You would be hard-pressed to find someone who's willing to step up and defend Abercrombie & Fitch (NYSE:ANF) unconditionally. The business has taken a beating recently, with comparable sales falling, gross margin shrinking, and earnings disappearing. It's a company that may have finally stumbled into the proverbial "it can't get worse" territory.
Abercrombie has undertaken a fairly drastic series of changes across its business, shifting its board, hiring a new brand president, and going from corporate governance bad-boy to shining exemplar. "Exemplar" may be a bit bold, but the company is making changes that should help shareholders find more bang for their buck, if consumers can be persuaded to tromp back into stores. It's an unexpected silver lining for Abercrombie & Fitch's otherwise dark cloud.
Take it from the top
According to Institutional Shareholder Services (ISS), a governance risk analysis group, Abercrombie & Fitch now falls into the bucket of companies with the least governance-based risk. It's a complete turnaround from where the company stood this time last year, when it was in the highest risk category. Much of that drop in risk has come from two major moves that Abercrombie undertook earlier this year, when it stripped its CEO of his chairman title and when the company rescinded its poison pill plan.
CEO Mike Jeffries has been at the helm for over two decades, but has been on investors' bad side for years as Abercrombie & Fitch has fallen behind companies like Gap (NYSE:GPS) and Urban Outfitters (NASDAQ:URBN). In Abercrombie's last quarter, for instance, comparable sales fell 4% compared to the same period in the previous year.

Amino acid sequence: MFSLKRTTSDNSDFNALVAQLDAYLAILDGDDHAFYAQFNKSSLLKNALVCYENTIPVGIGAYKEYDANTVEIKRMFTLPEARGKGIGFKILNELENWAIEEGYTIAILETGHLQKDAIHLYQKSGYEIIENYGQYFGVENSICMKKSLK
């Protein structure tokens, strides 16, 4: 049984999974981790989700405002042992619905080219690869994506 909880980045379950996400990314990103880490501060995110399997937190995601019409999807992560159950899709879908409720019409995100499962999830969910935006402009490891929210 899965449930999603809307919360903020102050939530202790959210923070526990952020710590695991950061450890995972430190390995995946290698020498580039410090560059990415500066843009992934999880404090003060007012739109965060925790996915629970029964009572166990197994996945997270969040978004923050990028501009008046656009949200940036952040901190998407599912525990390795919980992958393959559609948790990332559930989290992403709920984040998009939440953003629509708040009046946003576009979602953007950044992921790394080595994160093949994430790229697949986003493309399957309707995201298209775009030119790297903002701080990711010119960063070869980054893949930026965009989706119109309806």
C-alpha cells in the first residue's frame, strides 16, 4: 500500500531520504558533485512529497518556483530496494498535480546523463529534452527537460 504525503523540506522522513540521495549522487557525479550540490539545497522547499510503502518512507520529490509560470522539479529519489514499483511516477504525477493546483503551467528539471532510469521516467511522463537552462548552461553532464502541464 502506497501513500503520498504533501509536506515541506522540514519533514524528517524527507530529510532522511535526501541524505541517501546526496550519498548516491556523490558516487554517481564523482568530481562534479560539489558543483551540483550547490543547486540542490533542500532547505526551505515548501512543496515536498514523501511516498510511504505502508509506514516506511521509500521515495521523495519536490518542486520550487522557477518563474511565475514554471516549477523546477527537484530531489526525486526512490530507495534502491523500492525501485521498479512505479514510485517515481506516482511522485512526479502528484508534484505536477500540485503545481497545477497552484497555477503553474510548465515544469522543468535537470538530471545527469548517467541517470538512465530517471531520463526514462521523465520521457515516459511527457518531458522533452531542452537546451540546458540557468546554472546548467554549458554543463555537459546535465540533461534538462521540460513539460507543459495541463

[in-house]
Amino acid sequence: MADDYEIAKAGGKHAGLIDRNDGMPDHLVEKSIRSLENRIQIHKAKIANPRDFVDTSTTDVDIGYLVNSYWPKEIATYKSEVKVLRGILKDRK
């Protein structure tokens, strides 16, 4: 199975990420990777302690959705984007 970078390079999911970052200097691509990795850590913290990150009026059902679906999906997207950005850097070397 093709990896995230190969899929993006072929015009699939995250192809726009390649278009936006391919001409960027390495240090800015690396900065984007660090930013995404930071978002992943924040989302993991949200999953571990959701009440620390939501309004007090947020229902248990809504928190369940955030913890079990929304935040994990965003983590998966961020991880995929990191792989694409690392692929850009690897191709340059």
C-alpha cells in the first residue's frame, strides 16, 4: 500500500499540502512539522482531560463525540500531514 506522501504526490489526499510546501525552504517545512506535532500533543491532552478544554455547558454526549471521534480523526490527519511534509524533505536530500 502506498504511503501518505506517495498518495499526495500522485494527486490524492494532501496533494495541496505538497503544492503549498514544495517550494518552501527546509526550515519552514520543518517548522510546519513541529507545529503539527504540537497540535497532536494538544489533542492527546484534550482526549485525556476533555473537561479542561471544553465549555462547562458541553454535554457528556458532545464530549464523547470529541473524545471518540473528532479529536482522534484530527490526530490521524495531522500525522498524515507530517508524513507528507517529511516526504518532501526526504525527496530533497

Even though Abercrombie is falling, the damage could be worse. The competition is pulling ahead by treading water, with comparable sales falling just 1% at Gap and remaining flat at Urban Outfitters. The difference is still striking, as Abercrombie's steep decline has led to a hemorrhaging of market share.
Changes at the executive level are designed to fix these sorts of problems, however, and in addition to its CEO tweaking, Abercrombie has added new blood to its branding division. Christos Angelides joined Abercrombie & Fitch from U.K.-based Next, a Banana Republic-esque retailer. Angelides needs to help Abercrombie with its "chase" fashions -- those items that jump on a trend and go from design to store floor quickly.
The governance problem
Looking back at Urban Outfitters, what Abercrombie has been able to do with its changes, according to ISS, is make the company less relatively risky. Urban Outfitters has an ISS risk score of 10, putting it in the category of highest risk from governance. Abercrombie's second wind has put it on a level field with Gap, with both companies falling into the low-risk pot.
What that doesn't mean is that Urban Outfitters is going to do worse or suffer more variance in stock price. Instead, it means that Gap and Abercrombie & Fitch should have more stable platforms to build a brand on, and should present shareholders with fewer governance surprises. The lack of a poison pill, the separation of roles, and the addition of new, independent board members is very good news for Abercrombie & Fitch.
Sales are still a problem, but with a new structure in place, the company might be better suited to meet those challenges, and reward shareholders for supporting the business as it does so. Abercrombie seems like a business that may -- may -- have finally found the bottom. All it needs now is to build itself a ladder.